Friday, November 18, 2016

A gratitude list

I am gearing up to decorate for Christmas, yes (and in the course of putting some things away, I found the origami manatee an ITFF friend made for me last year - manatees are kind of a thing on ITFF and she was offering to send one to anyone who asked. I'm glad I kept it - I thought I hadn't.)

But I feel like I need to at least nod at Thanksgiving first. I have no idea how many, if any, embargoed posts I will have between Tuesday and Saturday - I leave Monday night and should get back Saturday, although a student already teased me about "what happens if the train tracks freeze up" - he was in a class I was late getting back for a couple years ago because of the Polar Vortex. And they have a big, big paper due that day. I laughed and said that it wouldn't happen, and even if it did, I would FIND a way to get back even if it meant flying. (But I do not anticipate it being a concern).

But I do have a lot of things to be grateful for, even though this year has seemed to be more bad than good.

First up: the things many of us share and enjoy, but that I think it is good to stop and think about, because some people don't have them:

1. Clean running water, where I need only turn on a tap and I have abundant water that is safe to drink - and it is almost free; I use as much as I need and I only pay the minimum charge per month (for the water itself, about $20).

2. Hot water. I lived without a functioning hot water heater for ten days  or so a dozen years ago and it really brought home how much an effort bathing can be when you don't have hot water on demand.

3. Climate control. It's supposed to get cold tonight, I will see tomorrow if I have to flip the gas switch on my furnace and turn the heat on, though up until now I've used the air conditioning (though there were several blissful days when I needed neither, and with the way I've been carefully budgeting, yes, I do appreciate that.)

4. Electricity in general. The fact that I don't have to risk burning the place down with candles if I want to read after dark, the fact that I can keep food cold and cook things easily and have access to radio and television and the Internet and stuff like that.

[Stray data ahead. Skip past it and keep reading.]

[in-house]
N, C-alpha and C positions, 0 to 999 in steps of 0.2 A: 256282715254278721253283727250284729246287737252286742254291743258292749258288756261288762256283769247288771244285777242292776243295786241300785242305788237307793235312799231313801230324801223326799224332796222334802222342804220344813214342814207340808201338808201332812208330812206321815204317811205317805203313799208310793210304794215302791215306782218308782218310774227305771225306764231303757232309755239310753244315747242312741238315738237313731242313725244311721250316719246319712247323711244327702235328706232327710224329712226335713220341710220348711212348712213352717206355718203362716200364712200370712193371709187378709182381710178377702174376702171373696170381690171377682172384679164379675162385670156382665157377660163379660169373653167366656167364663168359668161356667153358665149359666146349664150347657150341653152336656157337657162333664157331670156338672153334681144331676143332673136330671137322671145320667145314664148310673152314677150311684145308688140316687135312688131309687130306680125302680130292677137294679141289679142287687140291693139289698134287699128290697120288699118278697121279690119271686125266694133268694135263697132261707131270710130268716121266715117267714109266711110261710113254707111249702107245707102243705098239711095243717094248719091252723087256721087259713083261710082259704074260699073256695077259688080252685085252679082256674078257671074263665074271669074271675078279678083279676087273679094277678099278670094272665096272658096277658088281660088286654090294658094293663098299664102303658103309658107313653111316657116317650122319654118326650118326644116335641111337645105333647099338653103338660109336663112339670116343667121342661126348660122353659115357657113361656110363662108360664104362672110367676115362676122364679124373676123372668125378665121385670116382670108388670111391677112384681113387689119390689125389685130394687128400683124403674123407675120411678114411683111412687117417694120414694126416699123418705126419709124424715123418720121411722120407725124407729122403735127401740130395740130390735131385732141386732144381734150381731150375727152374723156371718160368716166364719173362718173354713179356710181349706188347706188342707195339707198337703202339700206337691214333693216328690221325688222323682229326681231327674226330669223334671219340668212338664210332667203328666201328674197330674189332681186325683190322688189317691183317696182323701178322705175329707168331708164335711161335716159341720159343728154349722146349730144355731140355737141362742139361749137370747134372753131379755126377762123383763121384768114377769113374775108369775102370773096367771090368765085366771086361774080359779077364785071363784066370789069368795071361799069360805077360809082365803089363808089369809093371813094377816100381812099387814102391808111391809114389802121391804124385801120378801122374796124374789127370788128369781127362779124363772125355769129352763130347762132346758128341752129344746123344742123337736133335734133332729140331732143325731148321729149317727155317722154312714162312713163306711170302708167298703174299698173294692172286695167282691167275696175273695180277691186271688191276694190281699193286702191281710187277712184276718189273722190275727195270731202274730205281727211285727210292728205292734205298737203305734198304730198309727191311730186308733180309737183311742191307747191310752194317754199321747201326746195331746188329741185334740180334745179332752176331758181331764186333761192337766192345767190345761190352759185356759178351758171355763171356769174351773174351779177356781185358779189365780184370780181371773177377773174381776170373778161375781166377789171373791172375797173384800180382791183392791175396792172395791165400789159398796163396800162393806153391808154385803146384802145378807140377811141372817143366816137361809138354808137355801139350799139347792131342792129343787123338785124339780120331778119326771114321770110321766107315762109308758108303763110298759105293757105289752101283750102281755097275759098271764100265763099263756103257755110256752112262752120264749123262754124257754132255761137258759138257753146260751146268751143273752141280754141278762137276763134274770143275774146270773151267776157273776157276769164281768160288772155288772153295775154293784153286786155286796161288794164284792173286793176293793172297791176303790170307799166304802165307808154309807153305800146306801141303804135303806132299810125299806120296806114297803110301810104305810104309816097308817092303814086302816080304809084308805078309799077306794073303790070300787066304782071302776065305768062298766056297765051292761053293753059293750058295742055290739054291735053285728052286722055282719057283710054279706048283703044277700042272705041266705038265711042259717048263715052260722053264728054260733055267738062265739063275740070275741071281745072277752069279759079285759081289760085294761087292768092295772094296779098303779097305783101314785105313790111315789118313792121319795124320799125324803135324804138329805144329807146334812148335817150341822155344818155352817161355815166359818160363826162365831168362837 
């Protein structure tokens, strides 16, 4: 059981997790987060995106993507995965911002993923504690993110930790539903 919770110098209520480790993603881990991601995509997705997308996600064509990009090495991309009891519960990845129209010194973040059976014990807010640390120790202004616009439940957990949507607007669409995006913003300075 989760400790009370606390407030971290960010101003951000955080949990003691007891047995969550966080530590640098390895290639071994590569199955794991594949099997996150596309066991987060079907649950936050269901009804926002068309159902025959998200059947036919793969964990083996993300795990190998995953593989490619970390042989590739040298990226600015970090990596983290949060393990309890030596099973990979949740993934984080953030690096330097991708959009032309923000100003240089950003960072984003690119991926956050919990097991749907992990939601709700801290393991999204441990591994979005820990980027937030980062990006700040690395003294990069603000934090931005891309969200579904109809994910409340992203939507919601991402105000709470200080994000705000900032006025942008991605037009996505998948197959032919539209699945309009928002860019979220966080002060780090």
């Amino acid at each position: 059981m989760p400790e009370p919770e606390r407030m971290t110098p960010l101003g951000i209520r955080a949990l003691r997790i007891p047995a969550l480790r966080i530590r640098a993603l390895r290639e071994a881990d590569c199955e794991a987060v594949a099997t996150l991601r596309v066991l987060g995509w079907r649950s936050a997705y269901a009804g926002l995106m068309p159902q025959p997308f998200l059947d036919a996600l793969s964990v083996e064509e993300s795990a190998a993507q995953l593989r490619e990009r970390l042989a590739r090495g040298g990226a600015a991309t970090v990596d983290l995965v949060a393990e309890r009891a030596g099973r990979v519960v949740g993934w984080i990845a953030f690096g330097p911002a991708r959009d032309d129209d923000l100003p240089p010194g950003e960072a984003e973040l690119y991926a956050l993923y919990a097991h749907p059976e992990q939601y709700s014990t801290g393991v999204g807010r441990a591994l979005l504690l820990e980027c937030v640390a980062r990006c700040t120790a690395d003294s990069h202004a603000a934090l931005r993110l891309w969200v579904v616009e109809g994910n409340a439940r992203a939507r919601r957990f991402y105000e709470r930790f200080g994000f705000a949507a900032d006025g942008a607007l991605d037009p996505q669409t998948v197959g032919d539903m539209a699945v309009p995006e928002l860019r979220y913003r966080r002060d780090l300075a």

5. To live in a country generally free from chaos. I've mentioned before how on occasionally particularly "busy" Fourths of July, sitting in my house listening to all the firecrackers, I idly thought: this must be what living in Mosul (or Kabul, or Sarajevo, or any of the places where order fell apart in the past however many years) is like. And I was very grateful that for me, the noise was a mere annoyance, and would be gone in a day or two, whereas people in those places have to deal with it regularly.

6. That despite things like school and workplace shootings, I can pretty much trust that I can go out to the grocery store or the coffee shop or the Five Below without worrying about getting killed. Most places in this nation are really pretty safe - I think of the people in parts of Israel, or the people in London during the heydey of the IRA, or any of the other places that was besieged by small-scale bombing type terrorism, and wonder at the sort of fortitude it would take to keep going out, day after day, knowing that one day there might be a canister full of nails with your name on it.

7. All the freedoms we enjoy. (And a hope that they remain protected....) The fact that I can go to church on Sunday, whichever church I want (or, were I a different person, synagogue or temple or mosque) or nowhere at all....and I am not subject to official harassment or additional taxes or loss of other freedoms (as sometimes happens in countries where there is a "state" religion. And without saying too much that is too pointy, may this freedom be protected for *everyone* in this nation, not just folks like me)

8. Being able to drive and having enough money to own and keep up a car. My life would be much more challenging otherwise (I probably could not live in the semi-rural area I do without it). Being able to pick up on a Saturday morning and go grocery shopping and not have to worry about how I'm going to get five pounds of flour and a gallon of milk and a package of hamburger meat and a sack of potatoes and everything else home....